Thomas Hale

Federal prosecutors said the fax suggested that federal bankruptcy trustee Elizabeth Loveridge should check out the "Hazmat" that would be coming in an orange envelope.

That was Nov. 16. A few days later, an envelope arrived with the word "caution" written on it.

Inside, federal prosecutors allege, Idaho State University history professor Thomas Francis Hale sent a note that said "Termites or hantavirus from mice?"

"It was wrapped around a baggie containing small, brown, mouse poopy-type things," assistant U.S. Attorney Trina Higgins said Thursday, adding that it was not hantavirus but was believed to be termites.

The note is part of a federal indictment handed down against Hale, 61, charging him with making the phony hantavirus hoax, lying to federal authorities and hiding assets during bankruptcy proceedings. The indictment was unsealed on Thursday.

Hale was arrested by the FBI's Joint Terrorism Task Force on Tuesday at the Salt Lake City International Airport after stepping off a flight from Chicago.

"He was surprised to be arrested," FBI Special Agent-in-Charge Tim Fuhrman said.

However, Hale's attorney offered a surprising explanation for the hantavirus scare. The tenants of a property Hale owned in Salt Lake City's Sugar House neighborhood had said there were termites in the basement and he had sent a sample to Loveridge, who had been placed in charge of his financial matters by the bankruptcy court.

"He was saying, 'Here is something you should look at,"' attorney Larry Keller told the judge. "Not 'I'm going to kill you.' Why would he put his name and address on it?"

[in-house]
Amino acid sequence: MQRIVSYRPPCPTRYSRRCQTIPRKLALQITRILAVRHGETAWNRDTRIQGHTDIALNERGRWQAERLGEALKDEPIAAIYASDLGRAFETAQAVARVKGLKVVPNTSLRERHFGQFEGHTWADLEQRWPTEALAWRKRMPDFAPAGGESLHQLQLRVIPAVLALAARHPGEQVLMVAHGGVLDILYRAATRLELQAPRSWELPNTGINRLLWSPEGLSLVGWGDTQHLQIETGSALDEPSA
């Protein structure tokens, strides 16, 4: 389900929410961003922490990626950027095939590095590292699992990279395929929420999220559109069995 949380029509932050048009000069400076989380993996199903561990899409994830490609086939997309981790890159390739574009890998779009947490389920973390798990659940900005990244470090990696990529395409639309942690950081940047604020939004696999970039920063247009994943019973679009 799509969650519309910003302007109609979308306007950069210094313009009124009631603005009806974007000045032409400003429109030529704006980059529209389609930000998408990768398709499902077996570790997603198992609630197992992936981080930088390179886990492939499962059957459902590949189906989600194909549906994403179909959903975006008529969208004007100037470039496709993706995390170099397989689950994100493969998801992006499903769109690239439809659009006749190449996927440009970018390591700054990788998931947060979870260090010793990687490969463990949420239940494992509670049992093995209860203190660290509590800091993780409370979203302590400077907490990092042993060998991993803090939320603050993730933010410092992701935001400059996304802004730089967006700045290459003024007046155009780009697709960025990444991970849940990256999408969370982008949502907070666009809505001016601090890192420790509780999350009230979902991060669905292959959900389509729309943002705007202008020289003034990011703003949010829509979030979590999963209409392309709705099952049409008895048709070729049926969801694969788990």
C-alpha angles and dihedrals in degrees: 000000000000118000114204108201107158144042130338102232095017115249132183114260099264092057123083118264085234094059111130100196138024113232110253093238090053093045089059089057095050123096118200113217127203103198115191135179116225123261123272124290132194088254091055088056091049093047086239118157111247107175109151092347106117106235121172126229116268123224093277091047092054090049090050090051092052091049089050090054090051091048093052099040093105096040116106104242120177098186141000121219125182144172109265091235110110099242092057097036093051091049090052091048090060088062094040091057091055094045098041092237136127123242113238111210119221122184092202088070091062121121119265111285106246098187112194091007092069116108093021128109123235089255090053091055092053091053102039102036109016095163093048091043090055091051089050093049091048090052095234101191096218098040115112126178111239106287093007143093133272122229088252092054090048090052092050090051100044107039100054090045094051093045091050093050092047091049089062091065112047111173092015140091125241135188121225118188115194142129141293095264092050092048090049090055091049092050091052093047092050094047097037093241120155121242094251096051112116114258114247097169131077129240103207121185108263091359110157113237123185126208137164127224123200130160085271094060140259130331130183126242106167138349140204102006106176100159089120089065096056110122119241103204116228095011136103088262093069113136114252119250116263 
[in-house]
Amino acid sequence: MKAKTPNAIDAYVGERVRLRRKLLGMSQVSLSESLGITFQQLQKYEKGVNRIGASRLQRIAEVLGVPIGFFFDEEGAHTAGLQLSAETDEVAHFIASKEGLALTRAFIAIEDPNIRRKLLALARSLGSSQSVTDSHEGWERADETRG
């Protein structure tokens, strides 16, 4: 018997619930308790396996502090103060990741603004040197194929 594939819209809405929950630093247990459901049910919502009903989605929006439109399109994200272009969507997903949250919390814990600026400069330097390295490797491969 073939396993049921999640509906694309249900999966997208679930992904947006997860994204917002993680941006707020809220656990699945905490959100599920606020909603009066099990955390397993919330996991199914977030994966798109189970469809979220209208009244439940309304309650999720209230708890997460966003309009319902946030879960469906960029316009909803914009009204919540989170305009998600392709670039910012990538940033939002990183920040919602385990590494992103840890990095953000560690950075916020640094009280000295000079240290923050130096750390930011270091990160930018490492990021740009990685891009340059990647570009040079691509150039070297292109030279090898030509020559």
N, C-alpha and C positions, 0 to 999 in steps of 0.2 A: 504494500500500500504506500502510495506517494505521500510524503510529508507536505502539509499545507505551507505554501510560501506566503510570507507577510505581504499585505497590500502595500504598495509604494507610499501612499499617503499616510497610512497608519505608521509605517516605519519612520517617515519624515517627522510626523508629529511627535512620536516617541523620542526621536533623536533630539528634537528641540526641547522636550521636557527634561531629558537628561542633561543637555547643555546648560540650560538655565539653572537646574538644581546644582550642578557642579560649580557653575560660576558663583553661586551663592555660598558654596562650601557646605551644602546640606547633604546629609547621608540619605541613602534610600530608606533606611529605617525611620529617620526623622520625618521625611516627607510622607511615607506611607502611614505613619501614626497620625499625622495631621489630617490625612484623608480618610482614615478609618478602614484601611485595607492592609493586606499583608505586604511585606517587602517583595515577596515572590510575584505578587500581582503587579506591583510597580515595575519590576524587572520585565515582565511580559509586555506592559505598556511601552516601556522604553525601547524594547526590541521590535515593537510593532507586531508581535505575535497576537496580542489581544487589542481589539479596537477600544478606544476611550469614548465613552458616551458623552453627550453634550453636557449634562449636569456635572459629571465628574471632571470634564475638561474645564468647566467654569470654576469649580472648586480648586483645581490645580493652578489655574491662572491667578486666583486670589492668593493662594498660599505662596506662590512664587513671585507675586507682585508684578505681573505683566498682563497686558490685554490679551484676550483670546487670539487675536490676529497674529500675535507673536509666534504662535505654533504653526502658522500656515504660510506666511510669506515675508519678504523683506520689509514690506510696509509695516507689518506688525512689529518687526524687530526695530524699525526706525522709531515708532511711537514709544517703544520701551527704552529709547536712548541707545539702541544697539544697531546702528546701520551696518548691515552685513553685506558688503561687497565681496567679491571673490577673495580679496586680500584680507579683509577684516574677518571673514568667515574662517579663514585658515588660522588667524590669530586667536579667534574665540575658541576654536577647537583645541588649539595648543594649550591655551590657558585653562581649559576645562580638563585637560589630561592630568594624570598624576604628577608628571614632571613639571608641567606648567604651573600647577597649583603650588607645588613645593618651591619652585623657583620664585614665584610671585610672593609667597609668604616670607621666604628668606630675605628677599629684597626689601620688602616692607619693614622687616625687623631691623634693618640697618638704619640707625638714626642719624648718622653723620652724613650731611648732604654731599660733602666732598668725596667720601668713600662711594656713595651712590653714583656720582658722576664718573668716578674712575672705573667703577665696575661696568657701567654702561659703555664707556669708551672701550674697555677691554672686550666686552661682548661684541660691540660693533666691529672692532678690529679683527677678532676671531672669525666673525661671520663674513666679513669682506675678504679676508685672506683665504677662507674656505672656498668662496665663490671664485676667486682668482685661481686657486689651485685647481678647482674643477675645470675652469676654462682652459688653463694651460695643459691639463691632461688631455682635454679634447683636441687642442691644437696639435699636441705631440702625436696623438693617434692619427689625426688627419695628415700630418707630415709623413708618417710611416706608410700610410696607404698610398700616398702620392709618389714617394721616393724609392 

Keller said Hale had been frustrated with Loveridge and believed she was mismanaging his affairs. A hearing on that issue is scheduled next month in U.S. Bankruptcy Court.

Federal prosecutors countered that Hale would show up at her office, barge past the receptionist and confront her about his case. The U.S. Attorney's Office alleges that Hale also lied about the value of his property — claiming it was valued at $190,000 and then trying to sell it for $395,000.

Keller questioned why the FBI waited more than a month to arrest his client.

"If I'm a terrorist and I threaten somebody, they're going to want to get me off the streets right away," he said.

Higgins responded that they were waiting for the test results to show if the substance was really hantavirus, a rare and potentially deadly disease spread by mouse droppings.

During a pair of appearances before U.S. Magistrate Judge Paul Warner, Hale sat quietly in his seat. He pleaded not guilty to the charges and a three-day jury trial was set for March 5.

"I find counsel's explanation to be ... interesting," Warner said.

The magistrate judge ordered Hale to be released from the Salt Lake County Jail but then dressed down Hale with a number of conditions of release — including that he have no contact with Loveridge except through her attorney and that he undergo mental health therapy.

"Ms. Loveridge is very frightened," Higgins said.

Hale is a history professor at Idaho State University in Pocatello, where he has taught for 23 years. He is also a lawyer who operates a legal clinic dispensing advice to indigent people.

Federal authorities contend Hale wanted to send a message.

"He clearly wanted to register some type of objection to his bankruptcy proceeding," Fuhrman said.

The charge of providing false information and perpetrating a hoax is a fairly recent one, arising out of the Sept. 11, 2001, terrorist attacks and the anthrax scares that happened shortly afterward, the FBI said.

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